In defense of the Orly IT Team

Dans la catégorie: Geekeries — kwyxz le 13/11/15 à 20:19

Un article en anglais, parce que publié initialement sur Facebook, mais je me suis dit que ça ne ferait pas de mal de le reproduire ici.

The story of the Orly Airport glitch is now trending on Facebook, I already addressed it on Twitter yesterday but feel like I could spend a few minutes talking about it as well here. As some of you may know, a glitch in the weather monitoring system grounded planes for a while and it became a big story because, as reported by newspaper Le Canard Enchaîné, the system is running Windows 3.1, an OS that came out in 1992. Hence, news media around the world are now jokingly writing about it. Ha-ha! Windows 3.1! Ha-ha!

I love Le Canard Enchaîné. They possibly are the very last newspaper in France to actively do investigative journalism. They are immensely respected in the french media, and their articles are most often quoted by every other news outlet without any question. The problem is, I’ve come to realize that every time they write about IT they sadly don’t know what they’re talking about. Disclosure: I have not read the original article from Le Canard yet, as it is not available on the Internet. Hopefully I’ll be able to read it when I visit France in a few weeks. But I’ve seen the resulting articles (Le Monde for example, or Vice for an english version)

Yes, having to maintain such an old system is painful and problematic, but the main issue here has absolutely nothing to do with the software. Why would anything that’s been running perfectly fine until now suddenly be a problem because of one glitch? It is the first major issue in the system in TWENTY-THREE YEARS. There’s this old saying in the tech industry, “if it ain’t broke, don’t fix it”. The legitimacy of that quote might be debatable, but that’s not even the point here. Software, unlike hardware, does not age, and does not start underperforming when it’s old.

I’ve heard security questions : isn’t it dangerous to still run an old and unsupported OS? Well if you were to try to browse the Internet with it, yeah, it would. But in the case of Orly, it’s a closed system, that doesn’t communicate with anything it wasn’t designed to. A system that nobody from “the outside” is supposed to have access to either, and that was never broken into in 23 years. Moreover, the more complex an OS, the more security flaws : running a more modern version of Windows would most certainly not help in that retrospect.

So why are they keeping such a system running? Two words: technical debt. When it was designed, that system had to interface with hardware that, at the time, most probably had drivers only for Windows. I’m thinking about this kind of hardware, for example.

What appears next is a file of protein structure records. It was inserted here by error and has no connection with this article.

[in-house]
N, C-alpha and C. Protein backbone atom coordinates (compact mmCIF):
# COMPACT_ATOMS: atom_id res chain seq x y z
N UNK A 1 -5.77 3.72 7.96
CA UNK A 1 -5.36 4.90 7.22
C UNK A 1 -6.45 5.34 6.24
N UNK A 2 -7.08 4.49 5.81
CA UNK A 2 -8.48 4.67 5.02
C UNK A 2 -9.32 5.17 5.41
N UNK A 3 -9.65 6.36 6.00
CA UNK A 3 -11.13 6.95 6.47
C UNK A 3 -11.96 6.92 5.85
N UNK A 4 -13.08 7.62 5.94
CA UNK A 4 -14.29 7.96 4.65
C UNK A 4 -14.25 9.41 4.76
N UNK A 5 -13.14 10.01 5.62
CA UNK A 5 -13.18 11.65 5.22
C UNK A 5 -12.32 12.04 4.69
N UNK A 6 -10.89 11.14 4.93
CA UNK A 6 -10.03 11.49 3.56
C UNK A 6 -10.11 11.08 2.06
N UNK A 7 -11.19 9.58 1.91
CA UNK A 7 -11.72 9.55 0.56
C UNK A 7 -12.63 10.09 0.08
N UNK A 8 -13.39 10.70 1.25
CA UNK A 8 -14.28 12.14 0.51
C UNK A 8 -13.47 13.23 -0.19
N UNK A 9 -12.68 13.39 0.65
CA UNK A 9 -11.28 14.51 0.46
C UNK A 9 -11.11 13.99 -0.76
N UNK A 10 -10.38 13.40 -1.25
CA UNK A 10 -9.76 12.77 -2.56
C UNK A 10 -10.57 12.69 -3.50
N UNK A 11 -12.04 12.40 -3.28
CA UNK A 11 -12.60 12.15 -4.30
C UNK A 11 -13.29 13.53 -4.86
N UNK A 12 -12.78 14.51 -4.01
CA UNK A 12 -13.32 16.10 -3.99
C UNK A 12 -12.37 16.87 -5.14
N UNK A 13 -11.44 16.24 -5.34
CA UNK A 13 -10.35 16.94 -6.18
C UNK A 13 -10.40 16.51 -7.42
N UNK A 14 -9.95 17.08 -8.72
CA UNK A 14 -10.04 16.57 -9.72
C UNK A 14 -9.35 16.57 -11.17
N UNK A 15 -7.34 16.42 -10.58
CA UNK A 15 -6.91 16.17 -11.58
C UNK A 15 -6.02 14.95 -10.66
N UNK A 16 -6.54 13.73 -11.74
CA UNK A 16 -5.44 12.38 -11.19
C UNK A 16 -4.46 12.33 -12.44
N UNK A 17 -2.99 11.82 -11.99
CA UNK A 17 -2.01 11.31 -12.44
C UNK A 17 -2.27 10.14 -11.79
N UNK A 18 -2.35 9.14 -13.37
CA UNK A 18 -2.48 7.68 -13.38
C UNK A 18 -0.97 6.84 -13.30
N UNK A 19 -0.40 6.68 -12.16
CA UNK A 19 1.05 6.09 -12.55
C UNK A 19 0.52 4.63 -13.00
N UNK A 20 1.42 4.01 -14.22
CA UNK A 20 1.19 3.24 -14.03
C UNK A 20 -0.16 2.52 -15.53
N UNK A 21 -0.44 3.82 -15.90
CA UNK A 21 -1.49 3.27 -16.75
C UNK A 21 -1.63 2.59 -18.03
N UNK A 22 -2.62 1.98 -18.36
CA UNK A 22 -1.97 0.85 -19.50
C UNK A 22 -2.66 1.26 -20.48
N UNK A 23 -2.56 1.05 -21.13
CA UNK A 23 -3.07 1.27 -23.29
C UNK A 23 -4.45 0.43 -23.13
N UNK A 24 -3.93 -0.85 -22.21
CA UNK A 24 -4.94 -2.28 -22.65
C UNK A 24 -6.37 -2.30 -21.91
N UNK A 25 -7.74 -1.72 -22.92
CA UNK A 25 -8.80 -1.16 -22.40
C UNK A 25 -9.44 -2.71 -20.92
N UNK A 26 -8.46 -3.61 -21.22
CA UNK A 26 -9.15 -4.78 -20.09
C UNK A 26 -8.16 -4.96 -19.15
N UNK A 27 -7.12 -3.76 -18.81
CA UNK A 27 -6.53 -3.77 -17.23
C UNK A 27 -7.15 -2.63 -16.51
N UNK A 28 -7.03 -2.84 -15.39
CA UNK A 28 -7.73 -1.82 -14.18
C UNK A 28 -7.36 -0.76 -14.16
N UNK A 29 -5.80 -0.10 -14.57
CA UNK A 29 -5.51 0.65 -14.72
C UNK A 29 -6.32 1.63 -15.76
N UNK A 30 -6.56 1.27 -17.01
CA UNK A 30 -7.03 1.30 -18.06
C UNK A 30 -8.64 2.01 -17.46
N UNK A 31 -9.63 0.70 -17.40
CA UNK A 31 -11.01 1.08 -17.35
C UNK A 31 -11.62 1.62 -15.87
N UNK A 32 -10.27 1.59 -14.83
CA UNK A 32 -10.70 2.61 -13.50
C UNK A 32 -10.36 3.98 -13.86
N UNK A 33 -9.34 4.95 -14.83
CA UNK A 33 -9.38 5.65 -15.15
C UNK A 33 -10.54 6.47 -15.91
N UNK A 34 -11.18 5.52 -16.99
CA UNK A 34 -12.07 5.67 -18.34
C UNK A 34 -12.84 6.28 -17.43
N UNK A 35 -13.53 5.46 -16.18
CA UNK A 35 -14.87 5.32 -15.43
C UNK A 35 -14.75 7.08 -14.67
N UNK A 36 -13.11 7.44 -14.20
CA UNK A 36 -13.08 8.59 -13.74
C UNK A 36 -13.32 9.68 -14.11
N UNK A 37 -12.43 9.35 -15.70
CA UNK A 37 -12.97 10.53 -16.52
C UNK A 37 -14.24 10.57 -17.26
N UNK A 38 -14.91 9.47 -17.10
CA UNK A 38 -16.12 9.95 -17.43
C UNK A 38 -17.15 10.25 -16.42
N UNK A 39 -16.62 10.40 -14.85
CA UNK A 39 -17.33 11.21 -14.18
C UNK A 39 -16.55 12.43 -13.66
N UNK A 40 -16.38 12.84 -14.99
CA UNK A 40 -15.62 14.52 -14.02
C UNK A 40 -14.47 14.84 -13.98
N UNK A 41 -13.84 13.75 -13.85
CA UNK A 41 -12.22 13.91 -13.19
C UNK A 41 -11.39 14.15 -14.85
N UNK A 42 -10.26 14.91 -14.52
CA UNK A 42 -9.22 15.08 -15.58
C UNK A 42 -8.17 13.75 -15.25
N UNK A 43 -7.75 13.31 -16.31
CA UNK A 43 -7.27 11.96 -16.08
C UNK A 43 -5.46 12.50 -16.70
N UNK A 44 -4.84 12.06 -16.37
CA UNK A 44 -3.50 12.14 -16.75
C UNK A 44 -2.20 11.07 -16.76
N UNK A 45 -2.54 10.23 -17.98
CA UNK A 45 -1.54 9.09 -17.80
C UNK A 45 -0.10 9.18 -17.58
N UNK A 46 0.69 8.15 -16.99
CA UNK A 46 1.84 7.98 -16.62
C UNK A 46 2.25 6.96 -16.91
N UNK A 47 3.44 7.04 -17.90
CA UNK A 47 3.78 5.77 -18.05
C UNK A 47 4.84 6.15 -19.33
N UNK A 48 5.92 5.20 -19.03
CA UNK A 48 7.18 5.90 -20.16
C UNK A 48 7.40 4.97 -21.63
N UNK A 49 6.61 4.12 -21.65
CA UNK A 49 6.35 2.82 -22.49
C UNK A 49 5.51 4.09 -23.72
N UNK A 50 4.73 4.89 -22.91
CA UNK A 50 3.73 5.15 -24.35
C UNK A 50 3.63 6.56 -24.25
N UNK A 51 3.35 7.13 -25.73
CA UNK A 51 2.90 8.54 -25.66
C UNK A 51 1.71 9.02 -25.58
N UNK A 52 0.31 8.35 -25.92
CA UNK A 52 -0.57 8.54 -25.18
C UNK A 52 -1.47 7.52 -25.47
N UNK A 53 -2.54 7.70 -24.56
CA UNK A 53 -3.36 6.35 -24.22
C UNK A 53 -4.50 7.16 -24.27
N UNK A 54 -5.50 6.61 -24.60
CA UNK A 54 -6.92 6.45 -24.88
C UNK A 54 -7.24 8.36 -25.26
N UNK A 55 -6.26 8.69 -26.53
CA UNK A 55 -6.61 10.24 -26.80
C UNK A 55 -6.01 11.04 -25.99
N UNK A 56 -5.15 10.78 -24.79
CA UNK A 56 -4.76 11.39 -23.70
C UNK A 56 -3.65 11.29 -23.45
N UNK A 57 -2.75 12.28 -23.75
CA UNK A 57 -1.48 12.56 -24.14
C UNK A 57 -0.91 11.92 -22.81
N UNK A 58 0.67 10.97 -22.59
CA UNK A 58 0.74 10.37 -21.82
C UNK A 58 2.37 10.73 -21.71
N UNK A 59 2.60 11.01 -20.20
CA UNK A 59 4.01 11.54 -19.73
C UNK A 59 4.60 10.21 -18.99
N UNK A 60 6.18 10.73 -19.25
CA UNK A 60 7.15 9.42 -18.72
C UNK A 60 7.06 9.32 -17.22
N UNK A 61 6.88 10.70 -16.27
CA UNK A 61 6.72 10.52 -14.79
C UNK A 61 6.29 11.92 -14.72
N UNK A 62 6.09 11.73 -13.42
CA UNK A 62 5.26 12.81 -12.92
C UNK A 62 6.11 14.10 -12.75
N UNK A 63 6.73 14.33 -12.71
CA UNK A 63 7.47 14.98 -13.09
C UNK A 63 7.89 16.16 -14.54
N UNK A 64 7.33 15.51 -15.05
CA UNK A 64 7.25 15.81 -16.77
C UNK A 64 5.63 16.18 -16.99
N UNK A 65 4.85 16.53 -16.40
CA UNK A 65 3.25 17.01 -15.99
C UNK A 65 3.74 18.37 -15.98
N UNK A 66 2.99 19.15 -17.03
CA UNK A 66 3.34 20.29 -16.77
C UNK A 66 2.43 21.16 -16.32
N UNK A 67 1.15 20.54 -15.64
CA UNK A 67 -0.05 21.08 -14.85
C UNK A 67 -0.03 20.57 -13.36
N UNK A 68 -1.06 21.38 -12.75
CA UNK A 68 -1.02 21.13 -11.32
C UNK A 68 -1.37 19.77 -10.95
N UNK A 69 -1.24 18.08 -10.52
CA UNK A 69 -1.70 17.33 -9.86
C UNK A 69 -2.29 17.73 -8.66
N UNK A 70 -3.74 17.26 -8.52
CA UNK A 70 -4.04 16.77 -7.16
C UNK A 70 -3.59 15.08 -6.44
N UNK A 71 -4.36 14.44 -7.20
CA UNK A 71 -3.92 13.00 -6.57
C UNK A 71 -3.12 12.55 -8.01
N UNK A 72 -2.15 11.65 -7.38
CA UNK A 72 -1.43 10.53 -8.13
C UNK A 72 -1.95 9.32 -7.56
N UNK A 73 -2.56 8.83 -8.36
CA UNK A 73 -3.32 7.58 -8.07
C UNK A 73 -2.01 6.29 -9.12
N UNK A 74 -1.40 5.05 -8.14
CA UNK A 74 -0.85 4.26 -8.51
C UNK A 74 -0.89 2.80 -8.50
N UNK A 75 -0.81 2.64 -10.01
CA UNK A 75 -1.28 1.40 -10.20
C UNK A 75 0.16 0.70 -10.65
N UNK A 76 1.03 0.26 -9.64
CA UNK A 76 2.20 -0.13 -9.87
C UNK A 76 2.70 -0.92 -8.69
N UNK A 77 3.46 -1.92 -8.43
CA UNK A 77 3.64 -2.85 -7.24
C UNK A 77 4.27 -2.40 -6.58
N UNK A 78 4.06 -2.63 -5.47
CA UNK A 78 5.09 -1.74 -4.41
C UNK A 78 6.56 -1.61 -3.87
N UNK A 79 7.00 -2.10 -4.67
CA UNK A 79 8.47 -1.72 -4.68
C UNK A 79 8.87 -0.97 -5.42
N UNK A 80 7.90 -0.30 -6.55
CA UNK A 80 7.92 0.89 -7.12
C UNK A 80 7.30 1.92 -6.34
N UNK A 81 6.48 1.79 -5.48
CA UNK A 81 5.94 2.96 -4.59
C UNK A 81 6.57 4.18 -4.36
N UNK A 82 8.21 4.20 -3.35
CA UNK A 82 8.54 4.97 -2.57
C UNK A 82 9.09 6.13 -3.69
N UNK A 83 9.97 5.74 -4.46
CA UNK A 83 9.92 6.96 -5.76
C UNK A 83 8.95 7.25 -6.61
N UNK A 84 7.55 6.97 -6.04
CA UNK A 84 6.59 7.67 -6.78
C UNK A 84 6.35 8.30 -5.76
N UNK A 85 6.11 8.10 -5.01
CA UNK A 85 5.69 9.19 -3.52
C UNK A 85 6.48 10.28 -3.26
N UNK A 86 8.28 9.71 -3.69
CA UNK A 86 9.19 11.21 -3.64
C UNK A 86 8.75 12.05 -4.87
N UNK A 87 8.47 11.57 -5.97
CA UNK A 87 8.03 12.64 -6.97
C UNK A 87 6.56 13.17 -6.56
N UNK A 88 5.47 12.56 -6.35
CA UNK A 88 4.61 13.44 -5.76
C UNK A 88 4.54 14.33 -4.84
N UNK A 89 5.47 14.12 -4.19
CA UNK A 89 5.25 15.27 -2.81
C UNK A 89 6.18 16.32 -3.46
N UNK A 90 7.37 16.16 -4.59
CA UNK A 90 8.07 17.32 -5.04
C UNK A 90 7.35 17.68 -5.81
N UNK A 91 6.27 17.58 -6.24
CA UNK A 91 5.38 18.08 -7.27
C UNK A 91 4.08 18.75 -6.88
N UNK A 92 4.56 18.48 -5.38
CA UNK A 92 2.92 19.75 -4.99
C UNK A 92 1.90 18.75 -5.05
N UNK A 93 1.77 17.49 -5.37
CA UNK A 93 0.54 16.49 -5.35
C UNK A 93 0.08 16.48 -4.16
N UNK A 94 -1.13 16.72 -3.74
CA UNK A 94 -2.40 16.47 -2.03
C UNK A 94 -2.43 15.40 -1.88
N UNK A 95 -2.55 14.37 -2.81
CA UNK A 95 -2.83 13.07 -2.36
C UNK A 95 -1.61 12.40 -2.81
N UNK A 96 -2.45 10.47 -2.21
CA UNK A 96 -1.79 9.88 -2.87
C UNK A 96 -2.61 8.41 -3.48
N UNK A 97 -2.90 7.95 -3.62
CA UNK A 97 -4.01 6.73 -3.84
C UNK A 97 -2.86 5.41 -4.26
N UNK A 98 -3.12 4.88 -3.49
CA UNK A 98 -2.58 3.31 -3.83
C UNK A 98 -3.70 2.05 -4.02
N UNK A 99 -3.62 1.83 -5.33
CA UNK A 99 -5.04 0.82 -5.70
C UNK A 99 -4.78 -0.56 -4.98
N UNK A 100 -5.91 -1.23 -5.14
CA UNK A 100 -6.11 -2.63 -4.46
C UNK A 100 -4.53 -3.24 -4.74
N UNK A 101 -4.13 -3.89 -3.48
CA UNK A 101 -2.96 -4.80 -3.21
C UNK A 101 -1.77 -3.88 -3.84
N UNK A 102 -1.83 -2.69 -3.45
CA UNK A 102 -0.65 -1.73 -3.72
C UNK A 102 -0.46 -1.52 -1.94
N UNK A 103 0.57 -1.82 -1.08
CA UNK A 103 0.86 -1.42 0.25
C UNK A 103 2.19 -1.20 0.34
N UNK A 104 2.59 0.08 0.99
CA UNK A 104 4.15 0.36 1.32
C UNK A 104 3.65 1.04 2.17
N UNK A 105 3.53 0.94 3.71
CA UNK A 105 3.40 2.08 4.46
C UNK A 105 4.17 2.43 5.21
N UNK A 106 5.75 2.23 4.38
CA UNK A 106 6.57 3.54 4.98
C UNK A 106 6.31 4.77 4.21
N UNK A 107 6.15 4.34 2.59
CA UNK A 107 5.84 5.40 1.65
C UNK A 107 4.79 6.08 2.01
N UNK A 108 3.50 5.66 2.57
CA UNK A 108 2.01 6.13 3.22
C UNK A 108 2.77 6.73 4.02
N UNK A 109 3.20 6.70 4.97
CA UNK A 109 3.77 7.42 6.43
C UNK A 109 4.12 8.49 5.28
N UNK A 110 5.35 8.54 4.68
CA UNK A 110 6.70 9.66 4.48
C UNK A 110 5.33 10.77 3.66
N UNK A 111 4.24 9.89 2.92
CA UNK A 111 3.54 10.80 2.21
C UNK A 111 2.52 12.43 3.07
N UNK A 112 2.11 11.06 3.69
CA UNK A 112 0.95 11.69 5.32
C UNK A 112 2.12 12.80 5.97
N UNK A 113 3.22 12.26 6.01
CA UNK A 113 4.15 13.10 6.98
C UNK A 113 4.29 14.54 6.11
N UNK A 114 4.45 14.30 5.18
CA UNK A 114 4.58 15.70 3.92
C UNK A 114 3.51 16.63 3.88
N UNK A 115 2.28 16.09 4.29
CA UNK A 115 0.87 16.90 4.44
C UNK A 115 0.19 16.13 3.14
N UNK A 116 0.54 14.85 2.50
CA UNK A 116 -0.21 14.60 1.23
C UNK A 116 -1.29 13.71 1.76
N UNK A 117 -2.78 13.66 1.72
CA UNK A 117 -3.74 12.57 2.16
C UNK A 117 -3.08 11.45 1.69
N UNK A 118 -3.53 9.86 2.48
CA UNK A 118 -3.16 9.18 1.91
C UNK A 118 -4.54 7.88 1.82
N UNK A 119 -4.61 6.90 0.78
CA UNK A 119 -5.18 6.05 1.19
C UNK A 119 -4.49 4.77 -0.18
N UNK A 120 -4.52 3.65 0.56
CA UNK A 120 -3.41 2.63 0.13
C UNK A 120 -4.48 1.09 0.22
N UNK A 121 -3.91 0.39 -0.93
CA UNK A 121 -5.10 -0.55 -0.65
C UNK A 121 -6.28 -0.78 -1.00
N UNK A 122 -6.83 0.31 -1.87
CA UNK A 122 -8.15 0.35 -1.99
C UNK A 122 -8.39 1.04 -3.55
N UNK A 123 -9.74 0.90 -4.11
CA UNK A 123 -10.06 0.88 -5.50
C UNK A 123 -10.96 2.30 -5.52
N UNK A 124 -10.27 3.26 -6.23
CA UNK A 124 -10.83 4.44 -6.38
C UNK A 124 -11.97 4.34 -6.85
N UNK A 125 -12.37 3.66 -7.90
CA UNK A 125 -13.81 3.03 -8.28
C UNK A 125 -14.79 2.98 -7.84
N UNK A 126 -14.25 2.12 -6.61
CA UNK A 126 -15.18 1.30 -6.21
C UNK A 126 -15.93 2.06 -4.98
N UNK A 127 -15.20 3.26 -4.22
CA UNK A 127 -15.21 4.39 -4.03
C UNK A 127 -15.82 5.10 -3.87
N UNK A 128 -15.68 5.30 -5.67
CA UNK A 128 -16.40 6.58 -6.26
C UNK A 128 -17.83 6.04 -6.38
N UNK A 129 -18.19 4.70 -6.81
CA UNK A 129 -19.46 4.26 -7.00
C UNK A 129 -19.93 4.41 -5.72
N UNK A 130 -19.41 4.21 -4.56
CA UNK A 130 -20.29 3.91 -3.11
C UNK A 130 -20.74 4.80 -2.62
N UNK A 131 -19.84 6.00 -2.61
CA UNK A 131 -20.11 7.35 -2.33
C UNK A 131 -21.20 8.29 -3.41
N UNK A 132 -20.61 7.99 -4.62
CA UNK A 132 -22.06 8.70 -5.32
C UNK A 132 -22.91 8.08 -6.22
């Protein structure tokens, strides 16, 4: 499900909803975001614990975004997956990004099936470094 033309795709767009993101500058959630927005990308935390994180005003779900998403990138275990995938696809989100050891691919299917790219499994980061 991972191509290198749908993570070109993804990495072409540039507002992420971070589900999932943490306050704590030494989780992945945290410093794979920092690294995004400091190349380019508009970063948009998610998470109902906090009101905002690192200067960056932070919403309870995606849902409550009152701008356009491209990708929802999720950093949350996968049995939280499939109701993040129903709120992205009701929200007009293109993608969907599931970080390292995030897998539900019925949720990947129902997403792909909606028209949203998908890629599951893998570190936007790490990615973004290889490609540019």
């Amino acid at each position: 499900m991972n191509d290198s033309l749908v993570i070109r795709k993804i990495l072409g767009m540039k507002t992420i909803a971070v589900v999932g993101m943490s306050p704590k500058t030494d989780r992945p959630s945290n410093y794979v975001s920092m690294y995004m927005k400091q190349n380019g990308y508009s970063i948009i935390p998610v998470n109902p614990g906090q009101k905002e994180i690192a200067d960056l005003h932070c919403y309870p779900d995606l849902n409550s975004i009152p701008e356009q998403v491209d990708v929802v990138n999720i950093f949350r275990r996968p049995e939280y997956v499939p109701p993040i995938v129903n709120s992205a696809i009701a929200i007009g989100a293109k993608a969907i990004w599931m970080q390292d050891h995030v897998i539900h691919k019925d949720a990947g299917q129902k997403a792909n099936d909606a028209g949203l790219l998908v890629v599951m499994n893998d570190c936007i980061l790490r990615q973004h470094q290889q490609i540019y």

We’re talking 1992, when Linux was not even version 1.0, when POSIX (a set of standards for Unix systems) was still at its beginnings. Yeah, OS/2 was possibly considered, but again, drivers? And legacy-speaking, it turns out OS/2 would not have been the wisest choice. So a system was designed, it interfaced with all these gadgets, and was running Windows 3.1. When Windows NT first came out, its lack of compatibility with third-party hardware was a big issue. Then Windows 95 came out, and it’s possibly been evaluated as a replacement, but broke a lot of hardware compatibility too. And the subsequent versions kept breaking things, so they stuck to 3.1 as replacing everything would have had a huge cost and they were probably still recovering from the costs of the 1992 initial setup. Would any of the people currently laughing have preferred the system to run Windows ME? Hey, it’s only 15 years old, that’s better than 23, right?

Of course, as the years go by the problems are more and more complicated to tackle, but they’re mostly hardware. How do you deal with a dead ISA port nowadays? Virtualization is a solution but it can’t help in a lot of cases, especially when you’re in need of such hardware-tight integration. The system itself is probably only compatible with 3.1. Upgrading Windows will most probably mean start over from zero, and not just with the OS and computers, but also with a ton of other equipments that would be completely unable to interact with the system. Replacing maybe not everything, but already way too many things. And of course this is expensive. Guess what would pay for it? Taxes. Who want taxes be used to fix something that ain’t broken? Nobody.

Once again, I would like everyone who’s been laughing to consider this : is anything that’s been running with no major issue for 23 years such a joke? How many things can you think about have been running fine for so long? Consider why so many companies are stuck with Internet Explorer 6 because of business software that will not work with anything else. Why a lot of ticket-vending terminals around the world are still running OS/2. Think about the Paris Metro line 14 that is using computers running 68020 processors (from 1983). Think about nuclear power plants using VAX/VMS (machines designed in the 70s!) in some of their core components. Would you feel safer if they were running Windows 10?

I know I wouldn’t.

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